MOBILE — The City of Mobile’s LGBTQ liaisons and the Southwest Alabama Inclusion Project gathered Thursday for a “Queer Town Hall.”

The event, held at the Innovation Portal in downtown Mobile, included representatives from the Human Rights Campaign (HRC), the Southern Poverty Law Center (SPLC) and the American Civil Liberties Union (ACLU) of Alabama.

Corey Harvard, the executive director for Prism United, opened the town hall with a word that set the tone for the town hall.

“The anti-LGBTQ propaganda machine is hard at work,” said Harvard. “On social media, on the news, at city council meetings and even at local Pride events, everywhere we turn, misinformation abounds. It’s hard to find hope at a moment like this.”

Mobile LGBTQ liaison Natalie Fox told the 30 people in attendance that typically, town halls are focused on local issues, but the one Thursday evening would cover things happening across the state and the nation.

“So, you know, across the United States, there has been an open attack on the LGBTQ community,” Fox said. “That’s no surprise to any of you in this room.”

Carmarion Anderson, from the HRC, discussed a state of emergency declared by the HRC.

“Last year, I called it a state of emergency for Alabama, but this year, we’ve gone to hell and back,” Anderson said. “You know, so, this is why we have done this state of emergency for LGBTQ people in the United States: For the first time in 40 years – I want you to think about that – 40 years, in history, we’ve had an unprecedented and dangerous spike in our anti-LGBTQ+ legislation across every state, pretty much.”

Anderson said Alabama led the way in many bills concerning LGBTQ policy and that other states filed “copycat” bills.

“For instance, in the state where I come from, which is Texas, adopted the majority of what we attempted, or what the conservatives attempted to attack us, and we saw that this year in Texas and in other states,” Anderson added.

The HRC had a hard time keeping up with the volume of bills, Anderson claimed.

“[I]t was very difficult for any national organization, state organization or grassroots honestly to keep up,” Anderson said. “What we saw was, even though they were copycat bills, there were some slight variation. So, we were attacking one bill that was similar to another state as of last year; that was a win for us because we didn’t have to produce as many talking points … So, what they did this year, they slightly changed things so that it wouldn’t be directly copycat, so whatever we produced to oppose these discriminatory bills, it still popped up in another state.”

Bills discussed were those that restrict gender-affirming care such as puberty blockers and surgery for children and teens, require students in public schools to use the bathroom associated with their gender, prohibit classroom discussion about sexual orientation and gender identity in K-5 classrooms, protect women’s sports and ban drag shows in public places. Anderson called these bills dangerous.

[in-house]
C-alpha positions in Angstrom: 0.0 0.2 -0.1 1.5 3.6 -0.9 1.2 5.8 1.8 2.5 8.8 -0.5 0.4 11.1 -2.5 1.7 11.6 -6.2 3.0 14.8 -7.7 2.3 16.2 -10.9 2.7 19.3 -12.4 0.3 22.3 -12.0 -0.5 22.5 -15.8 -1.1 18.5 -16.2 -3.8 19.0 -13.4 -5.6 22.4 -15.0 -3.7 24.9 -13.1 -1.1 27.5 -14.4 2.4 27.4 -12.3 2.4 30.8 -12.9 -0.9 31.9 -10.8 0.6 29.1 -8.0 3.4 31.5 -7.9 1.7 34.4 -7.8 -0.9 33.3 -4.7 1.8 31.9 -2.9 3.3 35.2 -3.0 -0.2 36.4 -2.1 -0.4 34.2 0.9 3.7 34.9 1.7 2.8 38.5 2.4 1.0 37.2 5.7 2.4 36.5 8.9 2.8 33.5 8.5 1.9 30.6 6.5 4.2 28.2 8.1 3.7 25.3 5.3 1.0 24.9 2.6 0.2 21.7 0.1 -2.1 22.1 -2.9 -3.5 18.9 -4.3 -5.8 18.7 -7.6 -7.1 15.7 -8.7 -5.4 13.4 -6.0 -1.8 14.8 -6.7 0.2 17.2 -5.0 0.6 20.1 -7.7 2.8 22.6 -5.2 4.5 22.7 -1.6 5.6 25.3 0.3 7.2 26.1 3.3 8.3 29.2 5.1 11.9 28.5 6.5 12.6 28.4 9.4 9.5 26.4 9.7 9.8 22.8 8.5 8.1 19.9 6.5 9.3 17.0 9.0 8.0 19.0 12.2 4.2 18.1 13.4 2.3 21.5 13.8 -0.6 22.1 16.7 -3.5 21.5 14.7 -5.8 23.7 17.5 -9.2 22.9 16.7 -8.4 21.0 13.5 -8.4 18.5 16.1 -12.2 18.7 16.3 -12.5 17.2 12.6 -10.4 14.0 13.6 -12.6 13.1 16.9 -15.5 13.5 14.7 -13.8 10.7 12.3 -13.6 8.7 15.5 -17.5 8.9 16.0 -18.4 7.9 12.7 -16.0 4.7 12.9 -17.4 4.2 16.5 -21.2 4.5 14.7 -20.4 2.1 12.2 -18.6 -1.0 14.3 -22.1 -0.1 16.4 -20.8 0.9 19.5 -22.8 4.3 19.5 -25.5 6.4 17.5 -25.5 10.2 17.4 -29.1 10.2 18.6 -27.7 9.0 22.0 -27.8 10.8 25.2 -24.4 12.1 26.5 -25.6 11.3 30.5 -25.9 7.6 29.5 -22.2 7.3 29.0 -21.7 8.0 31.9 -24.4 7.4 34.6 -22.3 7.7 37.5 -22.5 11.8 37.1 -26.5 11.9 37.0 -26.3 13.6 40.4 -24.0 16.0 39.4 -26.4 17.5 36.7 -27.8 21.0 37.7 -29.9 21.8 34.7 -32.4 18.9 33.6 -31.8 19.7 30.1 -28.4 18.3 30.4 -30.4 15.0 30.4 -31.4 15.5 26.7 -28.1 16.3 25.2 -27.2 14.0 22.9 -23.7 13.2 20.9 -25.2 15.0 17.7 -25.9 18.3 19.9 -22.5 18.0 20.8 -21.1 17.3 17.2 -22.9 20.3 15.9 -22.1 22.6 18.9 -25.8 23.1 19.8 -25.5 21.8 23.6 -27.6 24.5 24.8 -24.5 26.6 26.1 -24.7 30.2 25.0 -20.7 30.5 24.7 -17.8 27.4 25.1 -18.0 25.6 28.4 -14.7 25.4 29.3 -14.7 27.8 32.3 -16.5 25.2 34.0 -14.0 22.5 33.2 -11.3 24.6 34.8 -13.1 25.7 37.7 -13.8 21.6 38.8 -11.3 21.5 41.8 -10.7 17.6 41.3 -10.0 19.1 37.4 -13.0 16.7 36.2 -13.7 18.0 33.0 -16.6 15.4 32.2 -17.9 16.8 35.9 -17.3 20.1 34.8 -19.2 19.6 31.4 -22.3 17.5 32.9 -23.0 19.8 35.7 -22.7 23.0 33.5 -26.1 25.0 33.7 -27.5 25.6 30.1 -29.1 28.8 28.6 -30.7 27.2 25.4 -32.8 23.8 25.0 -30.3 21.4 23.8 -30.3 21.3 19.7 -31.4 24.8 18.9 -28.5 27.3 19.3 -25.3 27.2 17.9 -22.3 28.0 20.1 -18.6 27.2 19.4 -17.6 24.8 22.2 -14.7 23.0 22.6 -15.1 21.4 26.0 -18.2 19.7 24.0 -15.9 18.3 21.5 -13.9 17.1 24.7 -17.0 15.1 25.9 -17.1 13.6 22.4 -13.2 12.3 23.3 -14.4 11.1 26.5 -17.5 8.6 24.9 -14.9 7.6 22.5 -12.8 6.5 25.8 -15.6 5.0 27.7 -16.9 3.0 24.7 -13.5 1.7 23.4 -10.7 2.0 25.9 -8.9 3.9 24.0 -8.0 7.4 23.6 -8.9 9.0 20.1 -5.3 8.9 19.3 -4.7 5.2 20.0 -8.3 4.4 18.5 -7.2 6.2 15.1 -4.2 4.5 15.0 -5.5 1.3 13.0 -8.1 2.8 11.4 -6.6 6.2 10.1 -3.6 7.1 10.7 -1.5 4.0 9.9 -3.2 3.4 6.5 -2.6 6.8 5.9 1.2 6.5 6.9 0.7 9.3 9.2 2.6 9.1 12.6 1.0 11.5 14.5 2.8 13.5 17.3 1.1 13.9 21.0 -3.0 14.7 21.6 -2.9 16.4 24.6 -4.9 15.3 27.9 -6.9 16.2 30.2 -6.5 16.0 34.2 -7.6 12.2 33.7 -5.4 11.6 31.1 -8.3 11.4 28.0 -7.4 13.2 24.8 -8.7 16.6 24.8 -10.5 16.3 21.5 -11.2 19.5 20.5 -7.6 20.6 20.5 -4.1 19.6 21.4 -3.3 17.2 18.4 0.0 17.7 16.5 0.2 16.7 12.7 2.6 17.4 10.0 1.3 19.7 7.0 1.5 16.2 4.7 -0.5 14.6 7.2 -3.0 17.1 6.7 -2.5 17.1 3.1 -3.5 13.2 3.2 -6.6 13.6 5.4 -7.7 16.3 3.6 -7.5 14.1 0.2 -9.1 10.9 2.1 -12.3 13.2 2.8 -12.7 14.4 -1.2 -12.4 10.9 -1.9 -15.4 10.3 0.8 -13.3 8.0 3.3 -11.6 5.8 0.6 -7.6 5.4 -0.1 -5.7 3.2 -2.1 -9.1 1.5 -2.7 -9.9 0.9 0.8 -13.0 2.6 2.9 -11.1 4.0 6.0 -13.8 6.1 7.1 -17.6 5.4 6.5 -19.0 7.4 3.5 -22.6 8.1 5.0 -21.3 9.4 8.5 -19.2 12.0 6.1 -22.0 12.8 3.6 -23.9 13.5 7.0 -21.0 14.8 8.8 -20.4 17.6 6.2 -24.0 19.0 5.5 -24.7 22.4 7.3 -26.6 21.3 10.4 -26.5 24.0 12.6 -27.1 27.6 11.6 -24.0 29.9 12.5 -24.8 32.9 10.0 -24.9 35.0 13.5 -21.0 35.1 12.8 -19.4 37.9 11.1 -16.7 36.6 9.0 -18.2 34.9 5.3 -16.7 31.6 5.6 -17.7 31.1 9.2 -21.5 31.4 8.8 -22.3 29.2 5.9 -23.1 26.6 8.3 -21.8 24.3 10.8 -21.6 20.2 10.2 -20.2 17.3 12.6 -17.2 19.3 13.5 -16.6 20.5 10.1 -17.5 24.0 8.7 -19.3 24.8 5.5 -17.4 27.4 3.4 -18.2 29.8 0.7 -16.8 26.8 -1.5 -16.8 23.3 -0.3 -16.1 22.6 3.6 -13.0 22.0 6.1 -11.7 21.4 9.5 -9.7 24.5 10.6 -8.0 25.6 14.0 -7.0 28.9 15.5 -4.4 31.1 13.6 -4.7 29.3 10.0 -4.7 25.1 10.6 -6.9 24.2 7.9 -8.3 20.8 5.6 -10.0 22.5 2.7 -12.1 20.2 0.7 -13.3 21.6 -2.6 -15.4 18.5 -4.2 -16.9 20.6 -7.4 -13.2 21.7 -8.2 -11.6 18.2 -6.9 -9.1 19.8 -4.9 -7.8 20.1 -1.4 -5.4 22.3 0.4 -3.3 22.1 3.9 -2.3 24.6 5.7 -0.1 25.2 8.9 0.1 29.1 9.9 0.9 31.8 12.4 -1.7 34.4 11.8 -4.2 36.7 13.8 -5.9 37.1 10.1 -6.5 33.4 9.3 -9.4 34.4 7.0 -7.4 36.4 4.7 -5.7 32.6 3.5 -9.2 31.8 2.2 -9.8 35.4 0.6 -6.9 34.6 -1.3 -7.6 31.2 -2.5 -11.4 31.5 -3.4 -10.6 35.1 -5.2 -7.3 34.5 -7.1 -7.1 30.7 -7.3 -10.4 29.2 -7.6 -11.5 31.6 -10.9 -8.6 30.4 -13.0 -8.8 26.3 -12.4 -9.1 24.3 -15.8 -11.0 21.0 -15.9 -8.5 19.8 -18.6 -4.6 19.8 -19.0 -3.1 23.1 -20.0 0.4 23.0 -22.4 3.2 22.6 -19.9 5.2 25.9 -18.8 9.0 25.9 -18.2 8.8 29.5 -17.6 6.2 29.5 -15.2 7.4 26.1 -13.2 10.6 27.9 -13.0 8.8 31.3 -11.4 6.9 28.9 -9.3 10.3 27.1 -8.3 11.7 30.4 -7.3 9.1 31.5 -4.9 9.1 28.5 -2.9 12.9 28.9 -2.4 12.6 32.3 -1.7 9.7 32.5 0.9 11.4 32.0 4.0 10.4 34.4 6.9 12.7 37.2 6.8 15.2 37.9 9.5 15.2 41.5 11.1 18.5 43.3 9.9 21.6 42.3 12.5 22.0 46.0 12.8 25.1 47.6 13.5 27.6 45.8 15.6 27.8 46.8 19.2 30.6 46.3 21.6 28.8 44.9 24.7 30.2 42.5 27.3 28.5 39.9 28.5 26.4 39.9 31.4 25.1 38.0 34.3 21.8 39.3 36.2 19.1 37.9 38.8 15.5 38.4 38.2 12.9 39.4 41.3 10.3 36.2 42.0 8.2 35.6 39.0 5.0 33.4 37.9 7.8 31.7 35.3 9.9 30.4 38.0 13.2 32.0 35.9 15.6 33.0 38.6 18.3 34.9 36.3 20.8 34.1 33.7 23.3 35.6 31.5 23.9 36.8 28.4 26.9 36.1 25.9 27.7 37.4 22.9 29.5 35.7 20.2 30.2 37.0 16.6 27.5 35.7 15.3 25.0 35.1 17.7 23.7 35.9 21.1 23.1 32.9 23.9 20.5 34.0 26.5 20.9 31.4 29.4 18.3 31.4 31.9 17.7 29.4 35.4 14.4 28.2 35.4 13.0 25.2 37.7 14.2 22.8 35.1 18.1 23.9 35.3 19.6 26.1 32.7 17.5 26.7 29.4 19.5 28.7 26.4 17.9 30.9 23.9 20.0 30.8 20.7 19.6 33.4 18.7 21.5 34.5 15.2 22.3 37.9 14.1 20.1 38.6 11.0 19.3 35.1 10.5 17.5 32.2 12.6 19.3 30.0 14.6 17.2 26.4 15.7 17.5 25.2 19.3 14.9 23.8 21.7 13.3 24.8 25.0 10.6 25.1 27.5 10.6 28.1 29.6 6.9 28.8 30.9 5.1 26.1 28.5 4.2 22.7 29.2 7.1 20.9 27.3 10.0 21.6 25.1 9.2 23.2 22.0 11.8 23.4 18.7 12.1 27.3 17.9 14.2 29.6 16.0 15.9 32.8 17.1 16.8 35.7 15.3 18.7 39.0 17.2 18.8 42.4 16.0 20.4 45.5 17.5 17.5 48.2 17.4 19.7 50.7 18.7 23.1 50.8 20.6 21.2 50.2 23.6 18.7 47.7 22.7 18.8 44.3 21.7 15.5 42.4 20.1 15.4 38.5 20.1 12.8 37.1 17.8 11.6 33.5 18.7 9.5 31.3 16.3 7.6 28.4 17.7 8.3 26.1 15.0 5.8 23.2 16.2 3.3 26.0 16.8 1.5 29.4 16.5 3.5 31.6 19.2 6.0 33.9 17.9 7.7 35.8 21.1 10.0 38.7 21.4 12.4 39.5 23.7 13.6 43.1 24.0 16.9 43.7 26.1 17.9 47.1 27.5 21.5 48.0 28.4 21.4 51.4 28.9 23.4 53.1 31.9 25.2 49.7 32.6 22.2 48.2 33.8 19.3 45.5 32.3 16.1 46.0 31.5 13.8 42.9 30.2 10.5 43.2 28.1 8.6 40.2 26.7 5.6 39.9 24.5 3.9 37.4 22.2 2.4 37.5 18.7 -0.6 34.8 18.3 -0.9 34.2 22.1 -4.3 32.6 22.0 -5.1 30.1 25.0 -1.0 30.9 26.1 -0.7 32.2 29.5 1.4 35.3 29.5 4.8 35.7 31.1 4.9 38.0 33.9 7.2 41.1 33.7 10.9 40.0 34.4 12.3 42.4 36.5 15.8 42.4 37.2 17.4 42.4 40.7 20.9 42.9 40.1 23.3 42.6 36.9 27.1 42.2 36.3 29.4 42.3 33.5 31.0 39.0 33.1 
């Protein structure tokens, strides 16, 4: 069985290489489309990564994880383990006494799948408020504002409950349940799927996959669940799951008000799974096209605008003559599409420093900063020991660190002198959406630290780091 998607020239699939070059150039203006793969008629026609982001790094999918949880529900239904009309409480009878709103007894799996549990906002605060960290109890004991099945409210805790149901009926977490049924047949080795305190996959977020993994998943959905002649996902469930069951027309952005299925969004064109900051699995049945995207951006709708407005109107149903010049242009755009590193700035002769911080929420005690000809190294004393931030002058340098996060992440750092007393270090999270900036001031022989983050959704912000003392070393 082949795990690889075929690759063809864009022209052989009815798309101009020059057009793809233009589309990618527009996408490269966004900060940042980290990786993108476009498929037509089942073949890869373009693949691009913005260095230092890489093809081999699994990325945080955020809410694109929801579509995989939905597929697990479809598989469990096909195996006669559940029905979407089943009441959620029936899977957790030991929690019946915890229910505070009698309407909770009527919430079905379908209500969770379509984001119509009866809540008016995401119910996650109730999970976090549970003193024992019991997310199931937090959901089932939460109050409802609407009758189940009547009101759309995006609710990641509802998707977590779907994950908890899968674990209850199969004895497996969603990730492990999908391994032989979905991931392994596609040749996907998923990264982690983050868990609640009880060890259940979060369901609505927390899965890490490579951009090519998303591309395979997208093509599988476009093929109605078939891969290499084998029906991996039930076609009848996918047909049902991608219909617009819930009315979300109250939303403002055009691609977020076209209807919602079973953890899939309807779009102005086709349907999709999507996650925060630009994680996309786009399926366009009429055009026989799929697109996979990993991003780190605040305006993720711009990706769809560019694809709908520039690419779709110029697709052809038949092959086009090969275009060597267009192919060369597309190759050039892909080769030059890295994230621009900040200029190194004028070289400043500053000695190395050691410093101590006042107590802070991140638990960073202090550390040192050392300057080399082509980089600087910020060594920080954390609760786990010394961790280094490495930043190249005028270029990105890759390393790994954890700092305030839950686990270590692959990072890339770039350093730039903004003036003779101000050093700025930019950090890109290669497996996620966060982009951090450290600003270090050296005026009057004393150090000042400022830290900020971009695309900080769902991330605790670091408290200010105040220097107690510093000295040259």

“It’s the hurtful, Christian rhetoric that they choose to lead with versus the non-Christian rhetoric, which we all know is love,” Anderson said. “Do you understand that? That’s a universal language and not one time have these conservatives brought up love, acceptance, inclusion, diversity. They only brought up hate, hell and discrimination.”

The HRC has been working alongside the SPLC and the ACLU, Anderson said. Jerome Dees (SPLC) and Dillon Nettles (ACLU) joined the town hall via video conference.

“There are a lot of things our respective organizations would like to do to try and expand our rights and work on the affirmative,” said Dees. “But in a state like Alabama, we spend the majority of our time on the defense.”

“They will get more aggressive, and we should be prepared and equip ourselves for that,” said Nettles. “Do we have a legislature that operates from a place of fear and in fear of what they don’t understand? Frankly, what they don’t want to try to understand. Our work is not to be able to go in and change each other’s minds; it’s impossible if I’m being honest with you. But what we do have to do and what we can do is continue to grow our power as a community of people who are being ourselves and who are standing in support of the LGBTQ+ community, and we have to double and triple down on our efforts.”

The town hall ended with a call for LGBTQ supporters to act and plan for the next legislative session. Jordan Giddens, with the HRC, pointed out recent statements made by State Sen. Chris Elliott (R-Josephine) for plans to remove funding from the Alabama Department of Archives and History.

“A state senator from Mobile, Chris Elliott, recently came out yesterday threatening to propose during the special session, a bill that would defund the Alabama Department of Archives and History to the tune of $5 million because they hosted an event that cost zero dollars in taxpayer funds, with an outside organization called the Invisible Histories Project.”

Fox told 1819 News she was pleased with the turnout and was hopeful that the people of Mobile would be able to work together no matter their differences.

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